In CROW POSE, FEAR, HEADSTAND, HEALTHIER HABITS, LOVE, MOM, MOTHERHOOD, PREGNANCY, YOGA

I’m pregnant.

I’ve been waiting awhile to make this announcement and I’m certain that many of you who’ve seen me lately in class or on Instagram have guessed it.

Second babies tend to show themselves a bit more quickly, so I’ve looked pregnant since about 6 weeks in. Apparently, I was also super cranky for a few months, which is another indicator of growing a human. At least it is for me, according to one friend who noticed.

Actually, I’m happy to be pregnant. We’re all excited. Milly keeps telling everyone there’s a baby in her mommy’s belly, which is another reason I couldn’t have held this news back for much longer. Toddlers are notoriously terrible at secrets. Although I had a rougher first trimester than I did with Milly, I feel great now. I’m about 16 weeks pregnant and baby seems to be healthy and growing.

So why wait to share such good news?

Good question.

I could say that it’s because I like my privacy. Or that I didn’t want to make such a big deal about being pregnant. And while both are true, neither is the real reason.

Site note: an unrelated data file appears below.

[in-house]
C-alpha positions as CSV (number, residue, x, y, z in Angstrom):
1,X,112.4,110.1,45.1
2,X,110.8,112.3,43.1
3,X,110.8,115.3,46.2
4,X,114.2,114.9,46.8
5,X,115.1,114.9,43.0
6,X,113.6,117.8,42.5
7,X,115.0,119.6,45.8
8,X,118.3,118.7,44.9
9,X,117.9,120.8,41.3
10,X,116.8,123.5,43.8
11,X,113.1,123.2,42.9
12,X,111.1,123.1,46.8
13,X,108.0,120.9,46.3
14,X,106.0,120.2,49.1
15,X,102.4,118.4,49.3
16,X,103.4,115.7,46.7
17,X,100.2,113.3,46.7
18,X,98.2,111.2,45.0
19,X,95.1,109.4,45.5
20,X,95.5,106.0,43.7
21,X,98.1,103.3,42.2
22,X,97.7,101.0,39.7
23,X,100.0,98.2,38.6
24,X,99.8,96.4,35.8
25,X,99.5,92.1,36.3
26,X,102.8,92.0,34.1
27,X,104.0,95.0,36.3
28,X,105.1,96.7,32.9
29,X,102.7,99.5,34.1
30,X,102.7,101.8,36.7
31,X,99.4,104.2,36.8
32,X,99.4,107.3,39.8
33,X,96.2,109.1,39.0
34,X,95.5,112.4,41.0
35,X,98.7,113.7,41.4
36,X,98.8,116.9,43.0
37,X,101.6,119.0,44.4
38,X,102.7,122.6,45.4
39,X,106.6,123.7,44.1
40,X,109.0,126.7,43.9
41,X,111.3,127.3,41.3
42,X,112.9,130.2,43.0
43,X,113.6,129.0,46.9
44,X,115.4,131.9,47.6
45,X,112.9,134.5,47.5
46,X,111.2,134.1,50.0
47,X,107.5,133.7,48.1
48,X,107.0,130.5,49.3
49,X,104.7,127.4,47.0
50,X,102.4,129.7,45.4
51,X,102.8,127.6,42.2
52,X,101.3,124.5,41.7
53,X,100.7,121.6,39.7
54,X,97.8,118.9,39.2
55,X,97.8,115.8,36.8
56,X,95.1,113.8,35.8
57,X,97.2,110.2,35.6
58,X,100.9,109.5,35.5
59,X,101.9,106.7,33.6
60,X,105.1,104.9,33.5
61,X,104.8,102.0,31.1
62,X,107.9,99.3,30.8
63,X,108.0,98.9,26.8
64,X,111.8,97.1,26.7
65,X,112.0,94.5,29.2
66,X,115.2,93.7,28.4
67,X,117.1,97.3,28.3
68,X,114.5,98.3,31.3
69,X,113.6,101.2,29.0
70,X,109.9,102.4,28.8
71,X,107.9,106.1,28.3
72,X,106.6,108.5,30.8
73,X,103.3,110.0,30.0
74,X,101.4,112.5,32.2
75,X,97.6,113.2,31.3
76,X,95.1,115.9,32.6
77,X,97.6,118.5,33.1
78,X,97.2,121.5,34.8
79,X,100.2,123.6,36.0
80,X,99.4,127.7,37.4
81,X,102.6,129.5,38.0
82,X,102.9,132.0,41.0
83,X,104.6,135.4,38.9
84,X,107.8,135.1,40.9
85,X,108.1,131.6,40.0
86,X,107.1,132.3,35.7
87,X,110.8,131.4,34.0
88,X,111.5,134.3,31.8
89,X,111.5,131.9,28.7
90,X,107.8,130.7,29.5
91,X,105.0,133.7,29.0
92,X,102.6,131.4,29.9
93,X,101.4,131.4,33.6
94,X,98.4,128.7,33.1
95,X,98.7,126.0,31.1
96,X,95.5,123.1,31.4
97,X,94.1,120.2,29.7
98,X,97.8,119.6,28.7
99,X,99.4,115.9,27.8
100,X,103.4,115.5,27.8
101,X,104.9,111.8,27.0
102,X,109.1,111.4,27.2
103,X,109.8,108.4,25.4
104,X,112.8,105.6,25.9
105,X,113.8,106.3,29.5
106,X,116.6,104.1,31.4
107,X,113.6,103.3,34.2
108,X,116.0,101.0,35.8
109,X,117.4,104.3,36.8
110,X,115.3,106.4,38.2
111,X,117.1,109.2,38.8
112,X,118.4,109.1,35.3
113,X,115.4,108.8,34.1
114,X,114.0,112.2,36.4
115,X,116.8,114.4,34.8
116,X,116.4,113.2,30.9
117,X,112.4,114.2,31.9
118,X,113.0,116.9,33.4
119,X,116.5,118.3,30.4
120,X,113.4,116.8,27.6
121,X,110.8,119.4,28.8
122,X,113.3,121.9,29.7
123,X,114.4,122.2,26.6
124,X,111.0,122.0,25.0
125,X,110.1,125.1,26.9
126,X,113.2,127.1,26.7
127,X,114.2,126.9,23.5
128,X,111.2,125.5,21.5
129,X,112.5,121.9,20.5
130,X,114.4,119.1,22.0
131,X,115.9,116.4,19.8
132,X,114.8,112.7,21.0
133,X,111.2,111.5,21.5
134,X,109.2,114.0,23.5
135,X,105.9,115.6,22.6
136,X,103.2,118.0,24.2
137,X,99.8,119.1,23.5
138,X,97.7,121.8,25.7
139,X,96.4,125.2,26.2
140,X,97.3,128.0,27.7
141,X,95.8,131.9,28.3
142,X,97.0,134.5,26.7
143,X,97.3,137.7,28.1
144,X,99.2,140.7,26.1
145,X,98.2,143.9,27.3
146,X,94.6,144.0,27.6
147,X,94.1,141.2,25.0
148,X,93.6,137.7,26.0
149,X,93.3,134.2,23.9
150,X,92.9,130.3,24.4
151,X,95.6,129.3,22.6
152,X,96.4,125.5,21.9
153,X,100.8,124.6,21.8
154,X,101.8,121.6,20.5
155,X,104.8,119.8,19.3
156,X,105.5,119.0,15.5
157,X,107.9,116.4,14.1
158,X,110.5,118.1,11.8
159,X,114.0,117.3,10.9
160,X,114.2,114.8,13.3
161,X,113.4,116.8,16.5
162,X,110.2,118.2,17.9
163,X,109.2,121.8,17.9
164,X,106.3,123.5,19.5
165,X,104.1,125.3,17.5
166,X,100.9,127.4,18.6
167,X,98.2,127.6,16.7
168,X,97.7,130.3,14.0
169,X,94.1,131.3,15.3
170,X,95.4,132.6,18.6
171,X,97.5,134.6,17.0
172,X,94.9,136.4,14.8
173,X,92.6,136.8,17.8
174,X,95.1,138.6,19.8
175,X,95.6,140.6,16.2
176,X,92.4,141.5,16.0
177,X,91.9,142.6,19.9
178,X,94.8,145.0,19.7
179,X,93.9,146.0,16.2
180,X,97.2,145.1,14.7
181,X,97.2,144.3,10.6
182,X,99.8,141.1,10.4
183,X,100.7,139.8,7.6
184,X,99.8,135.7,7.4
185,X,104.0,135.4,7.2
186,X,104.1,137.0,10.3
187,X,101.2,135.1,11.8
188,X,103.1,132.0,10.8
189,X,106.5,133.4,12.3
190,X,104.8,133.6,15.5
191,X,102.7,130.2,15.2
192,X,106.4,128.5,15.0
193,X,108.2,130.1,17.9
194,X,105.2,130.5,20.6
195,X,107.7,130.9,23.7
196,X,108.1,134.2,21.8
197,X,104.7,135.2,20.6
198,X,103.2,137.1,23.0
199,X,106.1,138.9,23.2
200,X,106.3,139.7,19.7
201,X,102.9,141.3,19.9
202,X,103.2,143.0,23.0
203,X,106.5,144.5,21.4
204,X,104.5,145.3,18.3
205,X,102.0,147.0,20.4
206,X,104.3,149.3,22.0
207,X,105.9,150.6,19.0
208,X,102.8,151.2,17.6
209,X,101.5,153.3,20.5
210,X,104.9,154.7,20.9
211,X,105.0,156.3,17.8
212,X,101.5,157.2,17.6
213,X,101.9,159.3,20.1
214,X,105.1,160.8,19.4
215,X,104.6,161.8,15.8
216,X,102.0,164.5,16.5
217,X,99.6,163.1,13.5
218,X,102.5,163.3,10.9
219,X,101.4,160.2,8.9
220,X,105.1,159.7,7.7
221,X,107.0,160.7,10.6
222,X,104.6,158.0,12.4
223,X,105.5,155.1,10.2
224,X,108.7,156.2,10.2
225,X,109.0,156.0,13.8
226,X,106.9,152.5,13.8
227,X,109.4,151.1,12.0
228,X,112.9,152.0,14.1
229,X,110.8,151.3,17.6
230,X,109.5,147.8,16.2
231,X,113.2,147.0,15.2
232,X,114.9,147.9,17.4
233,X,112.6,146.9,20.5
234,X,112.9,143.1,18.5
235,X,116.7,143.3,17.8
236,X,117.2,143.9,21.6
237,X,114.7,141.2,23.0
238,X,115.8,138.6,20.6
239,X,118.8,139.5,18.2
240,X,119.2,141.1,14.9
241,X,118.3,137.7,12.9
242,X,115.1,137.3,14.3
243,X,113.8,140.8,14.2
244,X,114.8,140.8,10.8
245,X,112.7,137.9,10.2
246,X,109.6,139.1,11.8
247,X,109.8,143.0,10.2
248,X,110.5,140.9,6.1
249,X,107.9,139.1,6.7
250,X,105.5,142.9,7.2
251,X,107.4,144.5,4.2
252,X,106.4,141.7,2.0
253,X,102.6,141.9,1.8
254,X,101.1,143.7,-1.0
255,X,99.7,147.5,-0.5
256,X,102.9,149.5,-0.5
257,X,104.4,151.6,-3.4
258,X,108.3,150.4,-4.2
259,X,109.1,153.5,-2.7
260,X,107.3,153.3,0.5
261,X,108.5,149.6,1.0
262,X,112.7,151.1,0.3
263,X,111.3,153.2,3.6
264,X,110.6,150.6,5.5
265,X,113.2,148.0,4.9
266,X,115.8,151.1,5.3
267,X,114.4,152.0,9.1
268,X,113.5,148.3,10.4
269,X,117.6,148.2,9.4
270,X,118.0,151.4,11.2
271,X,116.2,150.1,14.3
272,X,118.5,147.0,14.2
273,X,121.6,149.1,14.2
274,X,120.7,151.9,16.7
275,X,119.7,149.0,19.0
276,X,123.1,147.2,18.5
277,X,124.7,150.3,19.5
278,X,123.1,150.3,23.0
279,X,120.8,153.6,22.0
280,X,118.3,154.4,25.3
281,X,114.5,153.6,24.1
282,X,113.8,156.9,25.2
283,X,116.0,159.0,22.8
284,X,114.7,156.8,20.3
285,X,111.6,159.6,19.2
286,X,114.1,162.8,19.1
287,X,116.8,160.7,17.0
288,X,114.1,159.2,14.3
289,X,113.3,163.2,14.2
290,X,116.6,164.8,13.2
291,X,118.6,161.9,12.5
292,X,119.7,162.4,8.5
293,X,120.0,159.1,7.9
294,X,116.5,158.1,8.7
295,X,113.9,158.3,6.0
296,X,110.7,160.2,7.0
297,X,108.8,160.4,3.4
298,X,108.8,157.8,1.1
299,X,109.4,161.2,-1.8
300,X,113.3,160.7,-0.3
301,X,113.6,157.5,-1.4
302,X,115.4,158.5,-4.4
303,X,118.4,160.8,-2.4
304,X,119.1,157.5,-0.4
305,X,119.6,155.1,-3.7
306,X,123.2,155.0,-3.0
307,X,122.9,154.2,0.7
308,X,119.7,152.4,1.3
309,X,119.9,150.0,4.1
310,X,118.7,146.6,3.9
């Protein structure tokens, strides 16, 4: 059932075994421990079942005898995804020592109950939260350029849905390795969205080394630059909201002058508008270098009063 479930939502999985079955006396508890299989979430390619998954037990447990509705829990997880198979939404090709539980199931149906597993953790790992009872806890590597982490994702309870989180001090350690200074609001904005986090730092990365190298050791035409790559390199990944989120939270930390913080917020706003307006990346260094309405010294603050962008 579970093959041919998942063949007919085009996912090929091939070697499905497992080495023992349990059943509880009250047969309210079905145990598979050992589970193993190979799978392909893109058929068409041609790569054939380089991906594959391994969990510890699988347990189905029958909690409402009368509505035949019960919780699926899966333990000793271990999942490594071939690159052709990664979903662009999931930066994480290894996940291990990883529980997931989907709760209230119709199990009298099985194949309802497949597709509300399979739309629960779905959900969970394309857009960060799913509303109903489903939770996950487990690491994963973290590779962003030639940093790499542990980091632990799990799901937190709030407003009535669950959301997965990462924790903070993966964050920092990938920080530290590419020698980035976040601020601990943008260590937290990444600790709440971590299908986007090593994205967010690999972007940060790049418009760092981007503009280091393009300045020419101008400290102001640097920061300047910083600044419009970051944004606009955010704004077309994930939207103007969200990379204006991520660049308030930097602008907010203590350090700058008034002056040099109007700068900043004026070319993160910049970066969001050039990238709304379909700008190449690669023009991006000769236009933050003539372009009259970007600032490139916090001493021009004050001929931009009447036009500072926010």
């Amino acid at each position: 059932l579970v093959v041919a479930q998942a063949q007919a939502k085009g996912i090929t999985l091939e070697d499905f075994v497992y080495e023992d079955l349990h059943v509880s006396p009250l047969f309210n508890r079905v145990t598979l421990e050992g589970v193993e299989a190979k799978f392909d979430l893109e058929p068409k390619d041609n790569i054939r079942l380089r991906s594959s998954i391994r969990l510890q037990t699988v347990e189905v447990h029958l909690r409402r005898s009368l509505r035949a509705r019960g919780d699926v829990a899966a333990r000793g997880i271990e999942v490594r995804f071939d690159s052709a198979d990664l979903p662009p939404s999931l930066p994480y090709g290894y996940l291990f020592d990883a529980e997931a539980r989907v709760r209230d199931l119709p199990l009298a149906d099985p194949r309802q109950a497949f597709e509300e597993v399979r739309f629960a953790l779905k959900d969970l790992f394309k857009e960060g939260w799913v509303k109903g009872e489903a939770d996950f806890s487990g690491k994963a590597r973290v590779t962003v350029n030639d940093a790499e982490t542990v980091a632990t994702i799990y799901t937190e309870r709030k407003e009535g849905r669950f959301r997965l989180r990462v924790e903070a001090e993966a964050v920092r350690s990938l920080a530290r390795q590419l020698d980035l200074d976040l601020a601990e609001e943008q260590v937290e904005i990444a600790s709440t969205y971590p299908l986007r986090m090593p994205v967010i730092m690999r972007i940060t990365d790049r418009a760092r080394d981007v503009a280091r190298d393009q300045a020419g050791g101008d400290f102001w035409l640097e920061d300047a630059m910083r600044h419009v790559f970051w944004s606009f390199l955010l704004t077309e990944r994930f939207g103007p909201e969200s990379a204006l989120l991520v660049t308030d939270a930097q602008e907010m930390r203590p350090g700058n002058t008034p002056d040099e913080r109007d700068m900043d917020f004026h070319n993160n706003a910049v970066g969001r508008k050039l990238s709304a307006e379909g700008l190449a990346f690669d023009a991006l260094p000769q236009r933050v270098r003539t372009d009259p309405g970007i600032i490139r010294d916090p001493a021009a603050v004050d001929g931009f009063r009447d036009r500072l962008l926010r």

Mostly, it’s because I don’t trust my body.

Still.

After growing and giving birth to one healthy child.

After healing and restrengthening my body from growing and giving birth.

After therapy and coaching and yoga, which have been touchstones over the past 2 decades of living with and recovery from self-image issues, eating disorders, and destructive behaviors towards my body.

Still. I don’t trust my body to carry another baby.

I’ve heard so many stories of moms who’ve lost babies. An unbearable experience, I can’t even begin to fathom. So I was afraid. Afraid I’d share too soon and then something terrible would happen that I would have to explain.

Also, I didn’t necessarily feel especially pregnant….other than 2 months of constant, low-grade nausea and exhaustion and a growing belly. There’s not much to “feel” in early pregnancy. Every once in awhile I think I feel movement or a flutter, usually when I’m sitting in meditation with my hands pressing into my belly. Otherwise, it’s sometimes tough to believe that there’s a baby in there.